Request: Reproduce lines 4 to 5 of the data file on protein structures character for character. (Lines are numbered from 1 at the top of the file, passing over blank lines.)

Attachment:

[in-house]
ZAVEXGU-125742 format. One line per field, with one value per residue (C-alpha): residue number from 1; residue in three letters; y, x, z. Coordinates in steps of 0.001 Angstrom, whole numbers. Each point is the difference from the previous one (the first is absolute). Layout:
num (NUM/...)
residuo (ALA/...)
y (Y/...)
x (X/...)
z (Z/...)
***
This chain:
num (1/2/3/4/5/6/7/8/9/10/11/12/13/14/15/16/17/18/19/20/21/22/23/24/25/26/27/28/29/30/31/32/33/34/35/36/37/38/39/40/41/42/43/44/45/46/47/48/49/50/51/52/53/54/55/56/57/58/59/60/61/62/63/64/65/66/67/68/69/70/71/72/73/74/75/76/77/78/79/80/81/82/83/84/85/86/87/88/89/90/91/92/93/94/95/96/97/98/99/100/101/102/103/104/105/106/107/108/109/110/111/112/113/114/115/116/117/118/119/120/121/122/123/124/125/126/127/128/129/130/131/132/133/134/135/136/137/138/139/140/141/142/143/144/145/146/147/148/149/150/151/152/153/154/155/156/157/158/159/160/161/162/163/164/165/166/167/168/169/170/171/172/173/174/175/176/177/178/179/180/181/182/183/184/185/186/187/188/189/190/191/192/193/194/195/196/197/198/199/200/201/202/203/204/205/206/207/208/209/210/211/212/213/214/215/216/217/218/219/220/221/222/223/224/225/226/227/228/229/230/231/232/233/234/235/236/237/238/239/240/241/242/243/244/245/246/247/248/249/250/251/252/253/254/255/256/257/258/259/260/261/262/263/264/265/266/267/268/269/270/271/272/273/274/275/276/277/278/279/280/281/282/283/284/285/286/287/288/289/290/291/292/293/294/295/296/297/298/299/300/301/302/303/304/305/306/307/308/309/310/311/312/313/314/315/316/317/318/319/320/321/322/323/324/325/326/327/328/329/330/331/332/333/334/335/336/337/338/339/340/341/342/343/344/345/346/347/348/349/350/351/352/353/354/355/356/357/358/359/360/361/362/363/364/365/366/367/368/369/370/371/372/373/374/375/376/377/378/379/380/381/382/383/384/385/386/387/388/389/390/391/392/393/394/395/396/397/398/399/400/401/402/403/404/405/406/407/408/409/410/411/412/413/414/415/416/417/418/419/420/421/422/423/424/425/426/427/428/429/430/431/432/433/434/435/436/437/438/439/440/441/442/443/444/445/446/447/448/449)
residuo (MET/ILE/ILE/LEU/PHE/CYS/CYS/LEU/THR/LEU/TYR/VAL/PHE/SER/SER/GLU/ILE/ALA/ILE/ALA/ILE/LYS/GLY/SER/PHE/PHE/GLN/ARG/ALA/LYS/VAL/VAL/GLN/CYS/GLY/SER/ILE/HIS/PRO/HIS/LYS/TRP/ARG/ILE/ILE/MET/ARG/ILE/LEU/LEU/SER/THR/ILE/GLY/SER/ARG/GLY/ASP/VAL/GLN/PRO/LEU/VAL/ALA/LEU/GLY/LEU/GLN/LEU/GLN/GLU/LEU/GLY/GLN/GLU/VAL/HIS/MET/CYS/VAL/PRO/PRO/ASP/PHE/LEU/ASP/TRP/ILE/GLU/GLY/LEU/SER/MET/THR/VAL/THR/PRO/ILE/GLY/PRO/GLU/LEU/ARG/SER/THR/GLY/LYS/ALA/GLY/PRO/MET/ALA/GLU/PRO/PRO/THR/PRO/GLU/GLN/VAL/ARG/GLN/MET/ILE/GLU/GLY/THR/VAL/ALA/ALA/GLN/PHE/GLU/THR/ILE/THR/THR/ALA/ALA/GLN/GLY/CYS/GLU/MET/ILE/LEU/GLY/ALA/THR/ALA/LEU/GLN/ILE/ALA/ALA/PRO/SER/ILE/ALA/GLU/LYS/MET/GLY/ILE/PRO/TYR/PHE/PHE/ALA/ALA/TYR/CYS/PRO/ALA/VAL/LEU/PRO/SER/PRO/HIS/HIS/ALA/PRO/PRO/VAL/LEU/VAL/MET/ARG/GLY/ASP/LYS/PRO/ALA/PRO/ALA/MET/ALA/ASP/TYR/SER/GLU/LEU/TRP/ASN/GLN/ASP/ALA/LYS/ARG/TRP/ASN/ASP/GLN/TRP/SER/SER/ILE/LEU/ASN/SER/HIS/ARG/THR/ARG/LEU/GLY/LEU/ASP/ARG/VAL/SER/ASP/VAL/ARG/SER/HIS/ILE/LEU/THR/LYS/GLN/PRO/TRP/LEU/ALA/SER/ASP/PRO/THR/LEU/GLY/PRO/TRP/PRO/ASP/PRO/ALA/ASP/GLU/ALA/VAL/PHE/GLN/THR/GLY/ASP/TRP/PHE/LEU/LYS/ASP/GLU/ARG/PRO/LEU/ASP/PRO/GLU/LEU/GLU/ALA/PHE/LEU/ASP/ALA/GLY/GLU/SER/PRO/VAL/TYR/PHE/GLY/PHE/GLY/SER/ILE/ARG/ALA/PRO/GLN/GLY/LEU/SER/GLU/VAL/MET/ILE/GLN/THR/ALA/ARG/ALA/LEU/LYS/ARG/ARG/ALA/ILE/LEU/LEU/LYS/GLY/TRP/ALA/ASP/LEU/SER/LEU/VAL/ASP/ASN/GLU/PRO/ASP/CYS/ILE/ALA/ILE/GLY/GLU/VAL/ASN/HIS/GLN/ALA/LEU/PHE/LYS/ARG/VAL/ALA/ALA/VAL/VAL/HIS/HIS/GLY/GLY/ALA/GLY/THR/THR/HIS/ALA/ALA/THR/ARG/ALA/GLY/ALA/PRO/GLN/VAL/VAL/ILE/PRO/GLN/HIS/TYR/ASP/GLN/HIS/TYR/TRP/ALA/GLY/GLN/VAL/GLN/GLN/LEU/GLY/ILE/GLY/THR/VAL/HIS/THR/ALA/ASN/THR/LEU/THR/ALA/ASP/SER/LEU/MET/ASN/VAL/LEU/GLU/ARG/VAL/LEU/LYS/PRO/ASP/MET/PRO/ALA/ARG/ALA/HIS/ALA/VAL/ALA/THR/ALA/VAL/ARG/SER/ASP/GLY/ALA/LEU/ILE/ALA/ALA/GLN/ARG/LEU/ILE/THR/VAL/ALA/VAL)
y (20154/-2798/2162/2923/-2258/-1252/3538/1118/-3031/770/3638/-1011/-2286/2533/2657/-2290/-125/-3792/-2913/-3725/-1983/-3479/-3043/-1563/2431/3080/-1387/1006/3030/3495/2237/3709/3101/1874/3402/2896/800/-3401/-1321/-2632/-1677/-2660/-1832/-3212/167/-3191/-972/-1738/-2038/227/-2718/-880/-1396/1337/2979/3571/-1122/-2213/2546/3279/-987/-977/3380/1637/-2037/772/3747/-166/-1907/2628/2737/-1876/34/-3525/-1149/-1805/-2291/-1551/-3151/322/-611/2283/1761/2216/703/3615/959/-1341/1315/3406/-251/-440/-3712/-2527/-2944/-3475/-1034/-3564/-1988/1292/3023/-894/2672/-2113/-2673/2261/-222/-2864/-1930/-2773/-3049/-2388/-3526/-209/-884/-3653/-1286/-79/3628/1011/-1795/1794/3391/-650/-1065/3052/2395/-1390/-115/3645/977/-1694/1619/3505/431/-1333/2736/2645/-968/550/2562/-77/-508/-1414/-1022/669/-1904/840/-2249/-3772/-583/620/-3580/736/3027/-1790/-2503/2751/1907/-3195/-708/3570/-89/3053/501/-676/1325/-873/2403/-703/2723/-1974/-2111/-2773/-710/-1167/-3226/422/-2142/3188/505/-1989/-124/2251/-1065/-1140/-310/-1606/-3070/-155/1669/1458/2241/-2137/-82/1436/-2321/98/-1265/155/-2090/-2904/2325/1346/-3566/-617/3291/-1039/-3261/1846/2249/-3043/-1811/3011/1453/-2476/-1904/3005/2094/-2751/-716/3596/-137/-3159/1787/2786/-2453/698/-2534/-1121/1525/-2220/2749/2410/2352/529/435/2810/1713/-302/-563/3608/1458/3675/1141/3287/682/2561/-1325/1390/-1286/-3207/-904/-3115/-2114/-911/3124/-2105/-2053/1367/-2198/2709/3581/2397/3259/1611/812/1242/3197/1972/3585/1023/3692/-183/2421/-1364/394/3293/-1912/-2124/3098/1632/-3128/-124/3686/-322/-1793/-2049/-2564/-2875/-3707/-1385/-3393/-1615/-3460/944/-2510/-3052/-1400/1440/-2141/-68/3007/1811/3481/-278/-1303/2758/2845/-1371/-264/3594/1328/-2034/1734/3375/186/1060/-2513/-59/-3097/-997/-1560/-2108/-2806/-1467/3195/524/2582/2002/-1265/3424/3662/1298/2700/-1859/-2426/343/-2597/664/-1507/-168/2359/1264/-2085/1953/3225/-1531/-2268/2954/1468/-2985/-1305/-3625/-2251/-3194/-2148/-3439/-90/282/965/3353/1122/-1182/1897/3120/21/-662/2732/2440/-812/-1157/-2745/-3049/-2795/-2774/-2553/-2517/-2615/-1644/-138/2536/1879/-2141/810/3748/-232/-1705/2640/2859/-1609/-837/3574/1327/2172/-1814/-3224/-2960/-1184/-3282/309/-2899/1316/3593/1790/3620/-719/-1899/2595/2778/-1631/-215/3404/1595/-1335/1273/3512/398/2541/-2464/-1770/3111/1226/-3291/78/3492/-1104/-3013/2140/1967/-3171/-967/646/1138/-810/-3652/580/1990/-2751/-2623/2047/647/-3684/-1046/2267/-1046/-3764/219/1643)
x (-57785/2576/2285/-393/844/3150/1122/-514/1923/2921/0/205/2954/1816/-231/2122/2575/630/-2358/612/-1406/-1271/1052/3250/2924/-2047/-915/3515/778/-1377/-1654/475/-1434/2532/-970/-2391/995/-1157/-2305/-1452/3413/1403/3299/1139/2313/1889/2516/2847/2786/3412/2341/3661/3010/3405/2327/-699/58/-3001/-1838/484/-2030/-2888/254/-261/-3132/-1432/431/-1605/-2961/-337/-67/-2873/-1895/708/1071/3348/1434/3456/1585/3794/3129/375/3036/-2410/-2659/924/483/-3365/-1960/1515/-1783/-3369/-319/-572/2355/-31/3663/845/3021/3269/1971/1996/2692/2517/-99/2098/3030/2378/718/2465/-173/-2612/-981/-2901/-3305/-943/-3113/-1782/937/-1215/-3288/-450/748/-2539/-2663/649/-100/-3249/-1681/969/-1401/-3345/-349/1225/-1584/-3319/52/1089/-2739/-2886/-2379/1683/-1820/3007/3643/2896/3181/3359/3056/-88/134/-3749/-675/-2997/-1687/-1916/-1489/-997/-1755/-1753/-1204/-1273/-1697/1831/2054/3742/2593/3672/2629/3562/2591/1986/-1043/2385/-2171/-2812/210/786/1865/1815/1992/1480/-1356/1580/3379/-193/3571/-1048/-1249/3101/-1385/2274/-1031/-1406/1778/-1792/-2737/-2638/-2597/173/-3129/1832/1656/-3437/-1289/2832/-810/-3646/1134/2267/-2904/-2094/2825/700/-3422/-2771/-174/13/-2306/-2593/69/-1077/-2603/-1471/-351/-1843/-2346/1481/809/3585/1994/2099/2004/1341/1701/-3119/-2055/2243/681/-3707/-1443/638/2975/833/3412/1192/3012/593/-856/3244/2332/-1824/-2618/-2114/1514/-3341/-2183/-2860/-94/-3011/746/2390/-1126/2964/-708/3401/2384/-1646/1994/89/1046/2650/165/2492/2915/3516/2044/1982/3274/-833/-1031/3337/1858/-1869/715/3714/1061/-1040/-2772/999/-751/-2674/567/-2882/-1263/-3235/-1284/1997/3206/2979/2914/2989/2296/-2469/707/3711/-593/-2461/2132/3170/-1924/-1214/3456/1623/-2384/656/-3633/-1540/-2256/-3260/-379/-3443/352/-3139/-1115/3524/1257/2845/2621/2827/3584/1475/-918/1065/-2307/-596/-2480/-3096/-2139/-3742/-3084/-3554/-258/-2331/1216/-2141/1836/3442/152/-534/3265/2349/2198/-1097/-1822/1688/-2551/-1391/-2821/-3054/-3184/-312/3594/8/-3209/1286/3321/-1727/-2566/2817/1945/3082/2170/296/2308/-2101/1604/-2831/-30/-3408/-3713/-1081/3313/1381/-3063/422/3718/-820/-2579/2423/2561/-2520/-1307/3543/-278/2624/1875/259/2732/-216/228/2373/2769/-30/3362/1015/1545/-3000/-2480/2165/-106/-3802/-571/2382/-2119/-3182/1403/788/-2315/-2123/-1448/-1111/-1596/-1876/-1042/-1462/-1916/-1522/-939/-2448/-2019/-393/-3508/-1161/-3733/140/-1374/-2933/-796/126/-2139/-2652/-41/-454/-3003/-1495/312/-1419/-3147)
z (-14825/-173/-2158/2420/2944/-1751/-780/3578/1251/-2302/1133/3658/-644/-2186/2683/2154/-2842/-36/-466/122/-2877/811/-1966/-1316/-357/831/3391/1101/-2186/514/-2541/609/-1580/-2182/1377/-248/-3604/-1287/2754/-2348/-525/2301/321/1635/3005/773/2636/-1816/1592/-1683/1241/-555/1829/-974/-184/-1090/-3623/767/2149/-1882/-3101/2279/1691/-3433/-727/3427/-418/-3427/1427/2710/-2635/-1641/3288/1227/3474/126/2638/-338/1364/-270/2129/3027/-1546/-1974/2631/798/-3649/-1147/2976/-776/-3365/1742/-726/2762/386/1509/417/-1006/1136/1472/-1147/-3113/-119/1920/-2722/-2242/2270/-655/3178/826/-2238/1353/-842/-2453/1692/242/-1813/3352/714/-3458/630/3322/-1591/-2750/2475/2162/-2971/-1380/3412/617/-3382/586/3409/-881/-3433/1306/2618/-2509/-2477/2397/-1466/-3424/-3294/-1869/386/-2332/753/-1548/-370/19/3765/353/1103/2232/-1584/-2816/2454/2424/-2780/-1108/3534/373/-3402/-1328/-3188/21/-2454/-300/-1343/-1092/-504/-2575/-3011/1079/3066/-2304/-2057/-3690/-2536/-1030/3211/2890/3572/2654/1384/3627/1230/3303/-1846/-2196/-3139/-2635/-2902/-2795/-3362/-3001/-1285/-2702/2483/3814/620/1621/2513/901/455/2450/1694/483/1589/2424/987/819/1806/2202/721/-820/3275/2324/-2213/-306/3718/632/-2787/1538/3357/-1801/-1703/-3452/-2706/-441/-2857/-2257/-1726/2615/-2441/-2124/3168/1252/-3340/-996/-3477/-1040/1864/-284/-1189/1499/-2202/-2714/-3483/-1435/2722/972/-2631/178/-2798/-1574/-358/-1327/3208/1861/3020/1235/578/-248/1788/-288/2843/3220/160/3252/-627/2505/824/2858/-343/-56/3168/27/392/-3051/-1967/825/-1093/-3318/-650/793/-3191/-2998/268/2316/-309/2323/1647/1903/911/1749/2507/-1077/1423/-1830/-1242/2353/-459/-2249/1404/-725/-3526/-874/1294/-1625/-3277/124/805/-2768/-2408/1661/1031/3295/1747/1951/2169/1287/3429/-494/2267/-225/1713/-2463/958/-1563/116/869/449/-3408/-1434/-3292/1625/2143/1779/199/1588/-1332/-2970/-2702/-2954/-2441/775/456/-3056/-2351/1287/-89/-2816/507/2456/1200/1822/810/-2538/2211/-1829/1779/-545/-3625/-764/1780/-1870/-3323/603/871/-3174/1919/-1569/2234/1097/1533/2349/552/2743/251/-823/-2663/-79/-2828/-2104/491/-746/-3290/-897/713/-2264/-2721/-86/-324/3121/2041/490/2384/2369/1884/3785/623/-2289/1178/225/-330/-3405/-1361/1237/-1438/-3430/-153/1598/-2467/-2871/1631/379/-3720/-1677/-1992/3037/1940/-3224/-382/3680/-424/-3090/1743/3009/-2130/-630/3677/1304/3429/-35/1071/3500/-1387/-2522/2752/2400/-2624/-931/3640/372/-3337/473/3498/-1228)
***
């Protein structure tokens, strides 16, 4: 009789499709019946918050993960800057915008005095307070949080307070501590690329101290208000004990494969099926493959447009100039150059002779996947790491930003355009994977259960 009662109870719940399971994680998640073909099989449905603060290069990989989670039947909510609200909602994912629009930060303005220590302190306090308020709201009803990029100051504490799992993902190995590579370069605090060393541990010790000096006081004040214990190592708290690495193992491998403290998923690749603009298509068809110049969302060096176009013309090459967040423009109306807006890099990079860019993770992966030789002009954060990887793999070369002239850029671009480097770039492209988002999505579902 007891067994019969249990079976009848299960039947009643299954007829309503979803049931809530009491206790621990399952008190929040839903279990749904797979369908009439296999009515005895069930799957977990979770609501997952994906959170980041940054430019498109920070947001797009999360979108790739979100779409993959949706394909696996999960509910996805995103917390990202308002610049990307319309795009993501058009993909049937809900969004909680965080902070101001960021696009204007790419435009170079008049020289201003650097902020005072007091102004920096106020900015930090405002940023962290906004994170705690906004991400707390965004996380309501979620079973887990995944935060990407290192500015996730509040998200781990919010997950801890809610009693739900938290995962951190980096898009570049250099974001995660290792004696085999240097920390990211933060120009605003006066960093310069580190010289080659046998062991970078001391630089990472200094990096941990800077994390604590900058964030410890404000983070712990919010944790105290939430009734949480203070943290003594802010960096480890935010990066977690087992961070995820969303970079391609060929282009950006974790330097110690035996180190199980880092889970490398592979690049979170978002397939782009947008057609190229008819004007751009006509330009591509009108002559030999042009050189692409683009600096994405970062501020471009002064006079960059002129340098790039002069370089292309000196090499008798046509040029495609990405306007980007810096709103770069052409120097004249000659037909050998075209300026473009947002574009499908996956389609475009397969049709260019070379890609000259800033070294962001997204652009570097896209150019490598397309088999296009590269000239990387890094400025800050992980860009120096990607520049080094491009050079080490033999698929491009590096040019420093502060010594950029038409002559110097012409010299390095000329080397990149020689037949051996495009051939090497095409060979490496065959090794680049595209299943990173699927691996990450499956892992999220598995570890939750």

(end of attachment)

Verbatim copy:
residuo (ALA/...)
y (Y/...)